Gabo Arora, creative director and special advisor to the United Nations SDG Action Campaign, says, “People come out of it feeling enlightened and often moved, and often ready to take action.”
Likewise, in his TED talk, “How Virtual Reality Can Create the Ultimate Empathy Machine”, Chris Milk of the VR production company VRSE.works said, “[Virtual reality is] not a video game peripheral. It connects humans to other humans in a profound way that I’ve never seen before in any other form of media. And it can change people’s perception of each other. And that’s how I think virtual reality has the potential to actually change the world.”
AI Helps Humans Understand Emotions
Face-to-face human interaction will always be the most direct and powerful way to foster empathy between people, and technologies like AI can help us do that more effectively.
According to the World Economic Forum emerging technology will let us connect more cohesively with each other and our environments by the year 2030. For example, they predict that emotion-aware glasses which augment social and emotional literacy can help translate people’s facial and vocal expressions to numbers and probability scores. The startup, Affectiva, a global leader in emotional artificial intelligence, has created an emotion-enabled system for smart glasses, helping those who have trouble identifying emotions and social cues on a daily basis.
Additionally, AI-enabled sensors can help identify the moods of others through facial and voice recognition patterns. Even automated stress detection systems can detect anxiety via biometric data or fitness trackers, led by companies like Fujitsu and BioBeats.
Koko, an offshoot of the MIT Media Lab, implements AI that commiserates with other people. If a user has a bad day, the program suggests how to channel that negative emotion into positive activity. Analyzing emotions via data algorithms, these targeted emotional analysis systems can be used for learning purposes from self-awareness, mindfulness and the need for understanding social behaviors. In general, AI could create more empathy because it provides more contextual information to teach us how to build bonds and manage relationships with people we know, and with strangers all over the world.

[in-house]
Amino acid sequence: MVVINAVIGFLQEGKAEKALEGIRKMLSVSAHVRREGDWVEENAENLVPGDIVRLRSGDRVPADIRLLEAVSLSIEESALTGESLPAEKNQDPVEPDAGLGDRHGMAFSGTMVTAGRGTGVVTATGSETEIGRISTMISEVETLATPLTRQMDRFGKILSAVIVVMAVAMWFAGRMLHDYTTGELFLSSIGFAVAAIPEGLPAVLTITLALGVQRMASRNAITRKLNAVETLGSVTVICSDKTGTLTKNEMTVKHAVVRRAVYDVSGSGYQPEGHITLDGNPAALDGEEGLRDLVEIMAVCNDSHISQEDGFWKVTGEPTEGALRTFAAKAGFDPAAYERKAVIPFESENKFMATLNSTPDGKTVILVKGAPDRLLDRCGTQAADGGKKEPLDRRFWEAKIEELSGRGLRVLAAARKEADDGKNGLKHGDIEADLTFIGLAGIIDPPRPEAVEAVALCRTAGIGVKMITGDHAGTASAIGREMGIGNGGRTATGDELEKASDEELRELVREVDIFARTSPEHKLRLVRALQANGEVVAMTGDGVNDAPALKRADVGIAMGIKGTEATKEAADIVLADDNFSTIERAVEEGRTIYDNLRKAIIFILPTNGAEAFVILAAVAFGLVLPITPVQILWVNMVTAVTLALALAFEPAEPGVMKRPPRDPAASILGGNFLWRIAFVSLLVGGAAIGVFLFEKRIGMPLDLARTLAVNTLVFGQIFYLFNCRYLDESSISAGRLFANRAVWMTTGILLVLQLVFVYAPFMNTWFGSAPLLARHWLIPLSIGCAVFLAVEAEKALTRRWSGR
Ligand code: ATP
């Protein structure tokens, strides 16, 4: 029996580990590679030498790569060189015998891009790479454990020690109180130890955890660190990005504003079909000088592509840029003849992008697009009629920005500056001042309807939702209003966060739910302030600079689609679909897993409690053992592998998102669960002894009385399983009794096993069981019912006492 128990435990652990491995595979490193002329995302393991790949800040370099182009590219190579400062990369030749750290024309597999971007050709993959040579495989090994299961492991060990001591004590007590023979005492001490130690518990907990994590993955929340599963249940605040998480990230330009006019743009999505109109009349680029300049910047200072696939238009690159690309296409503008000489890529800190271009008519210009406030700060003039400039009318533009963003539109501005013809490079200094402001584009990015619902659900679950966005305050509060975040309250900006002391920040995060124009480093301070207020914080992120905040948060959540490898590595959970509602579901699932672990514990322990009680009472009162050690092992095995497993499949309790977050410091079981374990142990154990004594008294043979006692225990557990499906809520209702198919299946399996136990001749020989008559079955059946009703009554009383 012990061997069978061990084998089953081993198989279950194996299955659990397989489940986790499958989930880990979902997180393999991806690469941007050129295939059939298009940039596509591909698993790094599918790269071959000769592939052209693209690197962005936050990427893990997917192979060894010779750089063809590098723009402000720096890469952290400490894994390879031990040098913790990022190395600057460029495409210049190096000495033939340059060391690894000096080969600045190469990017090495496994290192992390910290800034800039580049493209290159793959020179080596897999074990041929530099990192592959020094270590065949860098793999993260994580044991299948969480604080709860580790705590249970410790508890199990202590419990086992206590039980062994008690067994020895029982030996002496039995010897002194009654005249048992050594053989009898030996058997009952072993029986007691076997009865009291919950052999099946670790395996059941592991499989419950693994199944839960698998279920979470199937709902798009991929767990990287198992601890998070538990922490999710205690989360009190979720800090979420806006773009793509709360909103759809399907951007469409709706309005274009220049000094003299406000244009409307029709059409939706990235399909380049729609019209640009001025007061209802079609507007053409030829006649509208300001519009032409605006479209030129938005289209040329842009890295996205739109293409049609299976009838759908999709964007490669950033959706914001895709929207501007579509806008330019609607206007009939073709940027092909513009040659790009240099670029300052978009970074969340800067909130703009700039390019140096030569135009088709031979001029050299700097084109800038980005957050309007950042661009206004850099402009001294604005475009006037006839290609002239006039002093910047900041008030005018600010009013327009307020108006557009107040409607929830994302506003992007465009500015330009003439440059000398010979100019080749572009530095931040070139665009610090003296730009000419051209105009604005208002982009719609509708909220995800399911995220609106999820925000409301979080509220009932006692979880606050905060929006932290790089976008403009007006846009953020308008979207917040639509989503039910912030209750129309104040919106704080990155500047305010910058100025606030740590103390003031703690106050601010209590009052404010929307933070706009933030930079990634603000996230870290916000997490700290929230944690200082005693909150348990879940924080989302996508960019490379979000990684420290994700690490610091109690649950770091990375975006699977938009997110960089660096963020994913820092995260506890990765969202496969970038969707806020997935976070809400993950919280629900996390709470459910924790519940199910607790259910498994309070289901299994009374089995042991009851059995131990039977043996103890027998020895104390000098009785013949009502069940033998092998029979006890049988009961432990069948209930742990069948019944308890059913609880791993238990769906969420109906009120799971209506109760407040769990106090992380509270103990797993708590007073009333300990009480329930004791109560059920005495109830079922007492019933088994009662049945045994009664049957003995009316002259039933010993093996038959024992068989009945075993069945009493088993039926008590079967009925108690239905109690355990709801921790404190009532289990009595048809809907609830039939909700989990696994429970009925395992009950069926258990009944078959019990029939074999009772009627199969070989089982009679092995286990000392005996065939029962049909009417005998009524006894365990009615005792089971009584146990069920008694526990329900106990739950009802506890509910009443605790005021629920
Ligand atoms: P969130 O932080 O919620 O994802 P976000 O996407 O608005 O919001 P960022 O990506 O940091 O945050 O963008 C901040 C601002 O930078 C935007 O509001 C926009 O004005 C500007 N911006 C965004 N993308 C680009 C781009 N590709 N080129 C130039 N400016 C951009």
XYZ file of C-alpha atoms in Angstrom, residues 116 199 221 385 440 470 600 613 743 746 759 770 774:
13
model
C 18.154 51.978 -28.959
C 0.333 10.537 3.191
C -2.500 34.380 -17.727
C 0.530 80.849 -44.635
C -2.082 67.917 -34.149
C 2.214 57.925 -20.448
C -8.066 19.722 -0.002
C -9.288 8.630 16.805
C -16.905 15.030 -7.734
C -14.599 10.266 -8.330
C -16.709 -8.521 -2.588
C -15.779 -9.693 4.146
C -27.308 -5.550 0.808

The implications of these tools are huge. Not only would we have companies focus on our well-being, but it would allow us to better understand both our and other people’s emotions. When we combine these automated tools with big data, we can offer a more in-depth analysis of the perspectives and feelings of people facing hardships at home and across the globe. In fact, the Harvard Business Review reports that a combination of facial and voice pattern analysis and deep learning already decodes human emotions for market research and political polling purposes. As we use these tools to bring attention to humanitarian crises, we may very well identify the need for more empathy within communities at home and across the world.
Technology allows us to better empathize with one another because humans created it in the first place. As long as we remember that it’s our humanity that allows these innovations to flourish, we can continue using them for social good. Empathy will always need human-to-human interactions to survive, but technologies and programs geared towards empathetic experiences and understanding helps us reboot our compassion for one another.
Albert Einstein said, “Empathy is patiently and sincerely seeking the world through the other person’s eyes. It is not learned in school; it is cultivated over a lifetime.” As tech and human emotion converge, our vision and understanding of one another can converge, too.